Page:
Subject: if i only buy one plane...what should it be
Date: Mon, 27 Oct 2003 17:46:38 -0600
Organization: TDS.NET Internet Services www.tds.net
I'm a newbie with a miniscule budget who needs a good all-purpose plane.
Yes I know that no such things exists, but if it did, what type (smooth,
jack, bench, jointer)and brand would it be?
Something for under $50 would be perfect
You've gotten a lot of answers, many of which go way beyond the $50
limit. The unanswered questions are:
Do you own a grinder?
How are you set for sandpaper or whetstones?
Do you have any experience with sharpening, knives or anything else?
WHERE DO YOU LIVE - important because antiques are priced differently
How big a person are you? A hand that's comfortable with a #6 may be
cramped on a block plane.
A well tuned bench plane can be used for many things a block plane is
often used for, a block or #4 just isn't big enough to do many of the
things a larger bench plane can. If you want to talk off-line, e-mail
Dave in Fairfax
reply-to doesn't work
daveldr at att dot net
On 28-Oct-2003, firstname.lastname@example.org wrote:
I suppose if you're set up, you could get a plane for about $50
by buying a decent blade and making a wooden plane body. About
half the money will get the blade, most of the rest for the book
on making wooden planes and some wood.
You're got a lot of ideas for starter planes write down a list, check
the Thursday or Friday Papers for yard sales and Flea Markets, Get there
"EARLY" and pick some up. At yard sales you might find five or six
planes, at a Flea market 2 or 3 for your $50.
INSPECT CAREFULLY, but quickly, don't spend a lot of time at one table.
Don't buy anything that the metal is cracked or repaired. There are
enough good cheap planes out there.
Try this link for tactics on Flea Marketing
After you read it, at the bottom hit the "BACK TO GALOOT" link and
bookmaark the Home page.
No! Very bad advice here. The 10-1/4 is a rather odd plane, and
a bit of a pain to use. Plus, Stanley 10-1/4 are rare and collectable
Now, if you ran into a plain ordinary #10 Jack Rabbet, it might not
be a bad choice (being careful that the bed isn't cracked). But
the 10-1/4, with the tilting handles, isn't something a newbie
plane user would want.
I'm pretty new to planes...and also on a tight budget. So I'll offer
what I've done...which has worked well for me. None of this is high-end
stuff -- but has done the job quite well for me.
First, you didn't say if you had a separate budget for sharpening supplies
or for education (books)...you'll need both.
1. Lee's "Complete Guide To Sharpening" $16 +shipping - amazon
2. double-sided rough stone (~100/250 grit) $4 - harbor freight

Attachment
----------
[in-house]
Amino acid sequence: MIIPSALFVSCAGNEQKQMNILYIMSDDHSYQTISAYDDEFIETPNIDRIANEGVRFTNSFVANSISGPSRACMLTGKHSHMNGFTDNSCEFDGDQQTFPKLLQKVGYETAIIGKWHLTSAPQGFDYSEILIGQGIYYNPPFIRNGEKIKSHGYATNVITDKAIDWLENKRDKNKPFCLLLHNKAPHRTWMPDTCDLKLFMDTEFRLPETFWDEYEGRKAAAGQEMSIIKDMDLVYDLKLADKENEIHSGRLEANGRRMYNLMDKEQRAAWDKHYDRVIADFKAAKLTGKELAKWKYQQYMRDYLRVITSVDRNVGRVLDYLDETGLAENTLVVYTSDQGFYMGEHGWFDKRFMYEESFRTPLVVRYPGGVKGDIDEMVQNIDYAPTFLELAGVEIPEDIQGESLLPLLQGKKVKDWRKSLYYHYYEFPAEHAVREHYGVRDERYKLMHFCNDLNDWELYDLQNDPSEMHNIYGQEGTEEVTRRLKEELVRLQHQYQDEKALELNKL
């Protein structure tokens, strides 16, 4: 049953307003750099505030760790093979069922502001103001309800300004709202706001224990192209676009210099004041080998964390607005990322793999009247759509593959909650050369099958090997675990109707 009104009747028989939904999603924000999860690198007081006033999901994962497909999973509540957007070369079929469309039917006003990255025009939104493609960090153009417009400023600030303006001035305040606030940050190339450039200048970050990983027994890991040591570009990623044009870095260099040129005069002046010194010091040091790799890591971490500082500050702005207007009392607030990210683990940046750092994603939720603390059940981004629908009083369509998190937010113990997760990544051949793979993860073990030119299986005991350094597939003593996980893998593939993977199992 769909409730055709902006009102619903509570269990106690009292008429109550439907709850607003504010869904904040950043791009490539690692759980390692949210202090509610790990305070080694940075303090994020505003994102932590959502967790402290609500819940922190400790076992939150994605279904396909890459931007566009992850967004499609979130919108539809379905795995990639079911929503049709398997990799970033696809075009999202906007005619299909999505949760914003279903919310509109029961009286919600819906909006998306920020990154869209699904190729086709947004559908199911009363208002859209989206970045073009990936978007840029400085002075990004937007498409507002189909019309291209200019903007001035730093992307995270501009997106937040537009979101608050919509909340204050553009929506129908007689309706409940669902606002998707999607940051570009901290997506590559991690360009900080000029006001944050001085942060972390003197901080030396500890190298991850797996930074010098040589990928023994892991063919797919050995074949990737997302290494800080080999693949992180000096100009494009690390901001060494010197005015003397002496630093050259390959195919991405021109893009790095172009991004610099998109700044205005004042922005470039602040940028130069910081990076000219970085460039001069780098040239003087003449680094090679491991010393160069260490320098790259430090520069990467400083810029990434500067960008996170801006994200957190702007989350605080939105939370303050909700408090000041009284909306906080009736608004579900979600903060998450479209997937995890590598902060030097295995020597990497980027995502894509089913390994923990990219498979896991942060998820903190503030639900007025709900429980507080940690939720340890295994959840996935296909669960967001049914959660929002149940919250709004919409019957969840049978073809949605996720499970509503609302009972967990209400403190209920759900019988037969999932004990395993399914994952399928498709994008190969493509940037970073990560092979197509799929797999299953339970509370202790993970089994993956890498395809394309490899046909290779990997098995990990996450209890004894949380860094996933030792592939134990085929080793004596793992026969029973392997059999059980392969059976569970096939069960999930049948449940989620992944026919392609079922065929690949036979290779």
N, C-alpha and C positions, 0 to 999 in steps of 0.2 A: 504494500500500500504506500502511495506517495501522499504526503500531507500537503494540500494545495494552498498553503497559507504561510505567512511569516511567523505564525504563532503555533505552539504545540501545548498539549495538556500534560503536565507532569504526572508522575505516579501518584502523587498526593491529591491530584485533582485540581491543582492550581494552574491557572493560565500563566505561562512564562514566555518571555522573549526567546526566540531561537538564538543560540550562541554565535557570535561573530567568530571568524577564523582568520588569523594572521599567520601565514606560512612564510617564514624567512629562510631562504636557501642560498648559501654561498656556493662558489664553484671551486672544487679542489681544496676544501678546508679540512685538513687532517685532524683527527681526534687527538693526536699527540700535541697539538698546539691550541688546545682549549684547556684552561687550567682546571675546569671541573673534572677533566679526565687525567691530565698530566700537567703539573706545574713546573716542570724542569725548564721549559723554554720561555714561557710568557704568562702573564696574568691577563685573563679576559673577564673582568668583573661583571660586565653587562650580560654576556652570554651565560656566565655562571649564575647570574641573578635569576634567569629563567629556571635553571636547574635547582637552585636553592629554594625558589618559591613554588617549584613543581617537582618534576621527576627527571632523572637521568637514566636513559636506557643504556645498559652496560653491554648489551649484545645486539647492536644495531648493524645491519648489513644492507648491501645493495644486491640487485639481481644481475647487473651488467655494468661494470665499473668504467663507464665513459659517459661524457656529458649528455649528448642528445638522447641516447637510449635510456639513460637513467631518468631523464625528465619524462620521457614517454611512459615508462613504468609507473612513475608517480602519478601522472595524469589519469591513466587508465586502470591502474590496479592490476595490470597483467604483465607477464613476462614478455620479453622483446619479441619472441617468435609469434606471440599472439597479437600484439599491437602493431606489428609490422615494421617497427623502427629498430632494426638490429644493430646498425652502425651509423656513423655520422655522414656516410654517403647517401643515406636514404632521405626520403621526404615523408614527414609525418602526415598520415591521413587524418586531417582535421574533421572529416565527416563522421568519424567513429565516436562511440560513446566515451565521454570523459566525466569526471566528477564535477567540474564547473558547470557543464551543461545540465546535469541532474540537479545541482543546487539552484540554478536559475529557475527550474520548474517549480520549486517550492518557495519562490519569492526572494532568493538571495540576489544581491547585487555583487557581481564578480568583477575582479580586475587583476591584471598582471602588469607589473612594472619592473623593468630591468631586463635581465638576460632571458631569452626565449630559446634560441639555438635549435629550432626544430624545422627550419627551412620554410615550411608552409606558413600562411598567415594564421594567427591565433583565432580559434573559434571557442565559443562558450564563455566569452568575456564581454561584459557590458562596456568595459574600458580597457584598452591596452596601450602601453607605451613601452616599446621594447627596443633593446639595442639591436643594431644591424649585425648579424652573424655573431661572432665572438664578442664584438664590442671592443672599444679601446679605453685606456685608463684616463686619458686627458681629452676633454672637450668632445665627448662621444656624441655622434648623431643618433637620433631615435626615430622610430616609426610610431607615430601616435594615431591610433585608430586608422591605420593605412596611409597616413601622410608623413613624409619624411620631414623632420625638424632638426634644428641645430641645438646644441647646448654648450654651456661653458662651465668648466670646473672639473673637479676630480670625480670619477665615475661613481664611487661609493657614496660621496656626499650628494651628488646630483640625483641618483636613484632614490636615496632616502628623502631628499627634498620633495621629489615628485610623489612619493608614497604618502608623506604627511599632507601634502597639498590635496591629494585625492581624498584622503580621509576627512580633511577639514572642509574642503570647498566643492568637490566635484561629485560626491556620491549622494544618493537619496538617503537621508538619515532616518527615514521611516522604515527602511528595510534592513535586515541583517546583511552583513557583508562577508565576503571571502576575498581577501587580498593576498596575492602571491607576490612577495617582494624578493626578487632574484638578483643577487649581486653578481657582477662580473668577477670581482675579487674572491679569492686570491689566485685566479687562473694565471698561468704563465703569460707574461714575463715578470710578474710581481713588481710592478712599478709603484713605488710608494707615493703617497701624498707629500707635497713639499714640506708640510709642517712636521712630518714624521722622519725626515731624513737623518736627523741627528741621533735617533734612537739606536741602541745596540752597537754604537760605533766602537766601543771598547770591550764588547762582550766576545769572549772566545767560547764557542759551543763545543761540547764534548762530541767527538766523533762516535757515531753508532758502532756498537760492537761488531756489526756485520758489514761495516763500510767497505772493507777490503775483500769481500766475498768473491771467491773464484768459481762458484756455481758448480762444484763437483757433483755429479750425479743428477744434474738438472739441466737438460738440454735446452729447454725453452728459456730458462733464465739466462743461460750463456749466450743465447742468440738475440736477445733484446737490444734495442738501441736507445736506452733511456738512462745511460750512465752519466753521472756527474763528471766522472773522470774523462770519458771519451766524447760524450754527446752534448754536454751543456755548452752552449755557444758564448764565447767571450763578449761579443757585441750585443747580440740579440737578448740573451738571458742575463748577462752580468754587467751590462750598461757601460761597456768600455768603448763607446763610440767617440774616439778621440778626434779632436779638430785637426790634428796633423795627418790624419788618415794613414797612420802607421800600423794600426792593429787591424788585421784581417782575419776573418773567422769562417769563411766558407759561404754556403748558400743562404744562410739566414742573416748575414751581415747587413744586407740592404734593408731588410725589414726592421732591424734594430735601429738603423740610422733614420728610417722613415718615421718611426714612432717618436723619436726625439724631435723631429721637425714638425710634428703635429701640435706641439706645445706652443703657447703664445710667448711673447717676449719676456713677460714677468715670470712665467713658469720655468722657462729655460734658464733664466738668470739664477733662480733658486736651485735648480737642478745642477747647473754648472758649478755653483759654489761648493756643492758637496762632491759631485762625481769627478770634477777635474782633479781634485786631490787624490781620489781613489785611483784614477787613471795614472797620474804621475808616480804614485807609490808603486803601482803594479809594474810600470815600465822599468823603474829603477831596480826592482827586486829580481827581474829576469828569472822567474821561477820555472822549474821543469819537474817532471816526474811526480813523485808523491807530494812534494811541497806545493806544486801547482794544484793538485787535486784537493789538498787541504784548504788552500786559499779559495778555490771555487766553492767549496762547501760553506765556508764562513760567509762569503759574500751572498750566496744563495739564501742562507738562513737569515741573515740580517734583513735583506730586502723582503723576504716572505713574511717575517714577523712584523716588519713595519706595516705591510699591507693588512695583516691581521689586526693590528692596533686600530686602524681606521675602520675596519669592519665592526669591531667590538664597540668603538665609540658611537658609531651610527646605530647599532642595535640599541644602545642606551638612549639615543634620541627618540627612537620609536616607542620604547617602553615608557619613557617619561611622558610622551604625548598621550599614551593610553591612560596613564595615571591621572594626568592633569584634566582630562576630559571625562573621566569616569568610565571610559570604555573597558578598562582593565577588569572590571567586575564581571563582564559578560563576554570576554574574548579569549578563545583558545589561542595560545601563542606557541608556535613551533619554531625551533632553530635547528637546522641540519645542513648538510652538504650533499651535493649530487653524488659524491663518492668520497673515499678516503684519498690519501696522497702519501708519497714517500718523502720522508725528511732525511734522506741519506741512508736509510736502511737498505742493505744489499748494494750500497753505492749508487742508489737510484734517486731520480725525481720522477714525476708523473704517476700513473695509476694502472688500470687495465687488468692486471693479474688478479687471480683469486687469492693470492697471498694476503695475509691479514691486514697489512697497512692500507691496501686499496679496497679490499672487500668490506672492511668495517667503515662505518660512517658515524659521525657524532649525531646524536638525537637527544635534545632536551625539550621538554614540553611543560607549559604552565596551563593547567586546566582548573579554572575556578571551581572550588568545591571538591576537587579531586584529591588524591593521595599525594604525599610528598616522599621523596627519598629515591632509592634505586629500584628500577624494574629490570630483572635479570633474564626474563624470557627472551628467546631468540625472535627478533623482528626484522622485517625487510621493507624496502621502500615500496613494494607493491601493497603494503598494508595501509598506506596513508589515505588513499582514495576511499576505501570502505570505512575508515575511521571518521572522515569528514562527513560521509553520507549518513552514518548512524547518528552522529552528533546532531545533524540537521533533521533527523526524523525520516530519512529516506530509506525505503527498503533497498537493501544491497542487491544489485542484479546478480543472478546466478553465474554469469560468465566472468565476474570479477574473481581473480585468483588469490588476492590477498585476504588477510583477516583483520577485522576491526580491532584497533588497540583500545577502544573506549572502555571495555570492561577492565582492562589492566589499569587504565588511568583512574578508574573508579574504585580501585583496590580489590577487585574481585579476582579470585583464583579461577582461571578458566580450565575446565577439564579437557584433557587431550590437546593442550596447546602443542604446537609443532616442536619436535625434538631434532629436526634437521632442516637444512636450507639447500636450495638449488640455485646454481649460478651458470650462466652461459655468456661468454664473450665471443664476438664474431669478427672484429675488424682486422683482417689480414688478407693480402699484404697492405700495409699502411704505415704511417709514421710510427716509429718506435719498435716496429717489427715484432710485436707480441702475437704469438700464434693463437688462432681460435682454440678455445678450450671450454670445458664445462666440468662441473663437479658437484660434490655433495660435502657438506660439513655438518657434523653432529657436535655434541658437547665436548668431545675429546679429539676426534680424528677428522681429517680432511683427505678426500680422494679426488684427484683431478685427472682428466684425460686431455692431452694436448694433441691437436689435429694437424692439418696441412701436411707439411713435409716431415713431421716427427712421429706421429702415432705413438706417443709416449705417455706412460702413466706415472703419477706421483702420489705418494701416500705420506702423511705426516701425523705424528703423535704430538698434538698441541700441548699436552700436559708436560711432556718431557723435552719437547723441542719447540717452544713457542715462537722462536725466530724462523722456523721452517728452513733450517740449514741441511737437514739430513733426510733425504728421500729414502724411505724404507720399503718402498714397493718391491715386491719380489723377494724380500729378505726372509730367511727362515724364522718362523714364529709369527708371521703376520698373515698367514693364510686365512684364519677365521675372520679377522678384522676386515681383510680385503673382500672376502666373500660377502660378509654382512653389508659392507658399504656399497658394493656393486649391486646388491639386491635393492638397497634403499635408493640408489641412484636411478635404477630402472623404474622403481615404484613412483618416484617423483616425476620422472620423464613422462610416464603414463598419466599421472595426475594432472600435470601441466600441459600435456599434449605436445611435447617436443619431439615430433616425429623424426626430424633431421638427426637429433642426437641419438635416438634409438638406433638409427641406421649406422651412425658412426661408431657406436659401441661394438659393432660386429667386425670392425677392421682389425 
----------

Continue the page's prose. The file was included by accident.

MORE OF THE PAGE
3. King combination stone (1000/6000) $22 (sale) - woodcraft.com
4. chisel/plane sharpening guide $7 - woodcraft
Lets see....that's $49 in supplies, so I guess I won't make your
budget...it's hard to imagine getting buy any cheaper than that -
even sandpaper-based sharpening will get you close to $20, once
you buy 4 grits. You could skip the book and find good sharpening
As for the plane itself - I've picked up some good deals on eBay by
getting 'package' deals. Many buyers don't want to pick up something
they already have, so they avoid these auctions. I got three Stanley
block planes for $39 (9 1/4, 9 1/2 and 60 1/2) -- all in good working
Depending on your time schedule, you might be able to get a small
block plane and a smoother (#4) for well under $50 -- which would
be my recommendation. This, of course depends on what you intend
to use planes for. I use the #4 to prepare the surface of my
stock (usually after I've planed it by machine) -- as a replacement
for sanding. I use the block planes for cleaning up joints, fitting
miters and cleaning up the surface of more difficult wood or small
areas. And rounding/beveling corners, of course.
As a beginner, I see no reason to go with a high-end tool...the
middle-of-the-road stanleys work well for most tasks - and you'll
feel better learning to sharpen on your eBay special than on a
shiny new $120 LN.
Here's the thing Rush, if you're going to use hand planes you need a few, at
least a #5, a #4 and a low angle block plane for end grain work.
If you're schrewd you can get all 3 for around the $50 mark but you'll spend
more time and effort getting up to speed with sharpening and tuning which are
precursor skills. Look into scary sharp for an economical entry to sharepning.
Rob Lee has a good book out on sharpening in general which I don't own but seems